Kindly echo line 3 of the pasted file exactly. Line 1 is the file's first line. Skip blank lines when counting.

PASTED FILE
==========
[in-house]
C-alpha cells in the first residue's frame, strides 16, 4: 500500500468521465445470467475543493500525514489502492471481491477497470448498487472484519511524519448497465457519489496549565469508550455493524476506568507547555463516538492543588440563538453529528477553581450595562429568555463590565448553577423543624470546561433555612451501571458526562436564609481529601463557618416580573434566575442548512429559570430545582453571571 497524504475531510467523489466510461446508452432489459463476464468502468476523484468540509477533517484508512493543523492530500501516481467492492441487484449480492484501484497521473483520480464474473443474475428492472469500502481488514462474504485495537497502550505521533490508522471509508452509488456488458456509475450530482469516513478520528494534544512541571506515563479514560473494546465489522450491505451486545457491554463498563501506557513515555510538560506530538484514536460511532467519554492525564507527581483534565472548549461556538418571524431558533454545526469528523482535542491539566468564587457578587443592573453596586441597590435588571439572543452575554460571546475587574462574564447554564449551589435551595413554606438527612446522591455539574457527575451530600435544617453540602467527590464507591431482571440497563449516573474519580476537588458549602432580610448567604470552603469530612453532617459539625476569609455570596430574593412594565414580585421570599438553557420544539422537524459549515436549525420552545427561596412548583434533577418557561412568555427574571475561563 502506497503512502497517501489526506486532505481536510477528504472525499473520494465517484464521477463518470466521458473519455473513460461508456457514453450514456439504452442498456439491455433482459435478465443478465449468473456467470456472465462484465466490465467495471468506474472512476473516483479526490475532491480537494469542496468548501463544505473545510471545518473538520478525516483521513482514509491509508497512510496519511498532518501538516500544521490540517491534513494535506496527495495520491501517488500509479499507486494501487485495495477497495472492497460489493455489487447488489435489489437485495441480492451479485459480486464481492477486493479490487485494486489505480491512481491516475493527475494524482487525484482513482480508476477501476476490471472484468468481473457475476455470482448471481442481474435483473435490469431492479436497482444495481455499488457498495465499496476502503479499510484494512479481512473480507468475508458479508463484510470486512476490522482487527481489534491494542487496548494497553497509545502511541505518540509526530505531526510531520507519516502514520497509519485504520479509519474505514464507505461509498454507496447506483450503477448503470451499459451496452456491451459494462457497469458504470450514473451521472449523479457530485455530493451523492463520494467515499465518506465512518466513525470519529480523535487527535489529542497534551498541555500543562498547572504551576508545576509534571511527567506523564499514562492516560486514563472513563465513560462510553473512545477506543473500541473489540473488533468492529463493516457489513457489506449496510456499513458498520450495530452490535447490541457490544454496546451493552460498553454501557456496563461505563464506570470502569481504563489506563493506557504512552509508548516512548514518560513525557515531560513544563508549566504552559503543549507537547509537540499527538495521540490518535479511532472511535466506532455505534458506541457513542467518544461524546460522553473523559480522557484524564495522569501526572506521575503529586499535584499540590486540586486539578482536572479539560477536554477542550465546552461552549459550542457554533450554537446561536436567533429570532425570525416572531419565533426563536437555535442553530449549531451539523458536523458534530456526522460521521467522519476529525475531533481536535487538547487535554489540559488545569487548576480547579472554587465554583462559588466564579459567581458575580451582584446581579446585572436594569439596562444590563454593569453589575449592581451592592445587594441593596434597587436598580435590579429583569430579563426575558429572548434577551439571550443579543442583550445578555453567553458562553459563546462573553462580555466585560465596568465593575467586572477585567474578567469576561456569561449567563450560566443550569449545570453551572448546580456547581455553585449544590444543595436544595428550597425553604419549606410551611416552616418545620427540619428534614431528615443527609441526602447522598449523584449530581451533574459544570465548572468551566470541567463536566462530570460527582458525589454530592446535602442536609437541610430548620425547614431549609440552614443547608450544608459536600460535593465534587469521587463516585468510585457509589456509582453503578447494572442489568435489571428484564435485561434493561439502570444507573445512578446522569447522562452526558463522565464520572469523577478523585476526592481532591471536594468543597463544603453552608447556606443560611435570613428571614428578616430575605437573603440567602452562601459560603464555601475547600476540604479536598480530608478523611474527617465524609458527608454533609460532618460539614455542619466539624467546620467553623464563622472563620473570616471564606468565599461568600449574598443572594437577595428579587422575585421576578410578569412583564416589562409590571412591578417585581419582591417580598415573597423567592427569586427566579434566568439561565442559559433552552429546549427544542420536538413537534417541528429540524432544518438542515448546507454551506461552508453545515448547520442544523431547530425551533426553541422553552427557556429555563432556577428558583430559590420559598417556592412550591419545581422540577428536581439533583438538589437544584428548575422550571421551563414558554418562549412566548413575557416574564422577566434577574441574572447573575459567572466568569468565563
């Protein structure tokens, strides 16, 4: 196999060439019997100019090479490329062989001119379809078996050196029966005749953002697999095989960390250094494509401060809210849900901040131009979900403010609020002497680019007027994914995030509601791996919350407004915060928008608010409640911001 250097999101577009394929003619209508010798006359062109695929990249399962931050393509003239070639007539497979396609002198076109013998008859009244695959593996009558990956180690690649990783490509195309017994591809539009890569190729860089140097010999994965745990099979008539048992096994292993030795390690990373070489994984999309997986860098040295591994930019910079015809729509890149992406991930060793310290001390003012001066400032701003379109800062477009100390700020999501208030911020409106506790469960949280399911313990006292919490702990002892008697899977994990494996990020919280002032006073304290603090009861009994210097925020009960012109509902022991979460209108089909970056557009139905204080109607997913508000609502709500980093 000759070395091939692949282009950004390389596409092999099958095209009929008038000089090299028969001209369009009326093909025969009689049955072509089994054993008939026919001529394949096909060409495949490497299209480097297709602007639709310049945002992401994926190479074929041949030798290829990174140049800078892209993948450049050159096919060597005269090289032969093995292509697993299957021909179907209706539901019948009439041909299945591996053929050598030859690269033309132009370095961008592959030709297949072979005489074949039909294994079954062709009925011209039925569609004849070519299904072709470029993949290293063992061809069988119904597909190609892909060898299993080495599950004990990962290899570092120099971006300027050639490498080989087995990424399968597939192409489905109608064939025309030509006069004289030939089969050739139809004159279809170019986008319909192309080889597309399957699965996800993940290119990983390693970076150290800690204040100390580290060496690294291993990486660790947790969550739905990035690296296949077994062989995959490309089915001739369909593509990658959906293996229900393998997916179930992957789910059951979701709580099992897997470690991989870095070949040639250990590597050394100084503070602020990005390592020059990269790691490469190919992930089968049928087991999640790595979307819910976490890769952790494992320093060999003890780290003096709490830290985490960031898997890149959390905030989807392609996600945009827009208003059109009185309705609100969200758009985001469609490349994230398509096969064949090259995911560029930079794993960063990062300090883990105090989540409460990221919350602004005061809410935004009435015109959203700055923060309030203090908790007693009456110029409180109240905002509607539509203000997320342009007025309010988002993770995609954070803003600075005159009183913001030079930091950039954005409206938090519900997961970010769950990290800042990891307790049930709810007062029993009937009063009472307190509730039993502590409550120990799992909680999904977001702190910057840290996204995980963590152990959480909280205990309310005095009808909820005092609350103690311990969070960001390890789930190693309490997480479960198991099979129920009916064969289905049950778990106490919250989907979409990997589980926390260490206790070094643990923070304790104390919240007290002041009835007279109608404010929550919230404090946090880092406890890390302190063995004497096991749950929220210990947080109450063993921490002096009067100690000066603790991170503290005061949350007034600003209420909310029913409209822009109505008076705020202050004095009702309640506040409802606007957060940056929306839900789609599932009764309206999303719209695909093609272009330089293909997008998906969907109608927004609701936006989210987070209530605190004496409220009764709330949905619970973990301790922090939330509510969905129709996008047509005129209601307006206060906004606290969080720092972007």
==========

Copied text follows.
């Protein structure tokens, strides 16, 4: 196999060439019997100019090479490329062989001119379809078996050196029966005749953002697999095989960390250094494509401060809210849900901040131009979900403010609020002497680019007027994914995030509601791996919350407004915060928008608010409640911001 250097999101577009394929003619209508010798006359062109695929990249399962931050393509003239070639007539497979396609002198076109013998008859009244695959593996009558990956180690690649990783490509195309017994591809539009890569190729860089140097010999994965745990099979008539048992096994292993030795390690990373070489994984999309997986860098040295591994930019910079015809729509890149992406991930060793310290001390003012001066400032701003379109800062477009100390700020999501208030911020409106506790469960949280399911313990006292919490702990002892008697899977994990494996990020919280002032006073304290603090009861009994210097925020009960012109509902022991979460209108089909970056557009139905204080109607997913508000609502709500980093 000759070395091939692949282009950004390389596409092999099958095209009929008038000089090299028969001209369009009326093909025969009689049955072509089994054993008939026919001529394949096909060409495949490497299209480097297709602007639709310049945002992401994926190479074929041949030798290829990174140049800078892209993948450049050159096919060597005269090289032969093995292509697993299957021909179907209706539901019948009439041909299945591996053929050598030859690269033309132009370095961008592959030709297949072979005489074949039909294994079954062709009925011209039925569609004849070519299904072709470029993949290293063992061809069988119904597909190609892909060898299993080495599950004990990962290899570092120099971006300027050639490498080989087995990424399968597939192409489905109608064939025309030509006069004289030939089969050739139809004159279809170019986008319909192309080889597309399957699965996800993940290119990983390693970076150290800690204040100390580290060496690294291993990486660790947790969550739905990035690296296949077994062989995959490309089915001739369909593509990658959906293996229900393998997916179930992957789910059951979701709580099992897997470690991989870095070949040639250990590597050394100084503070602020990005390592020059990269790691490469190919992930089968049928087991999640790595979307819910976490890769952790494992320093060999003890780290003096709490830290985490960031898997890149959390905030989807392609996600945009827009208003059109009185309705609100969200758009985001469609490349994230398509096969064949090259995911560029930079794993960063990062300090883990105090989540409460990221919350602004005061809410935004009435015109959203700055923060309030203090908790007693009456110029409180109240905002509607539509203000997320342009007025309010988002993770995609954070803003600075005159009183913001030079930091950039954005409206938090519900997961970010769950990290800042990891307790049930709810007062029993009937009063009472307190509730039993502590409550120990799992909680999904977001702190910057840290996204995980963590152990959480909280205990309310005095009808909820005092609350103690311990969070960001390890789930190693309490997480479960198991099979129920009916064969289905049950778990106490919250989907979409990997589980926390260490206790070094643990923070304790104390919240007290002041009835007279109608404010929550919230404090946090880092406890890390302190063995004497096991749950929220210990947080109450063993921490002096009067100690000066603790991170503290005061949350007034600003209420909310029913409209822009109505008076705020202050004095009702309640506040409802606007957060940056929306839900789609599932009764309206999303719209695909093609272009330089293909997008998906969907109608927004609701936006989210987070209530605190004496409220009764709330949905619970973990301790922090939330509510969905129709996008047509005129209601307006206060906004606290969080720092972007």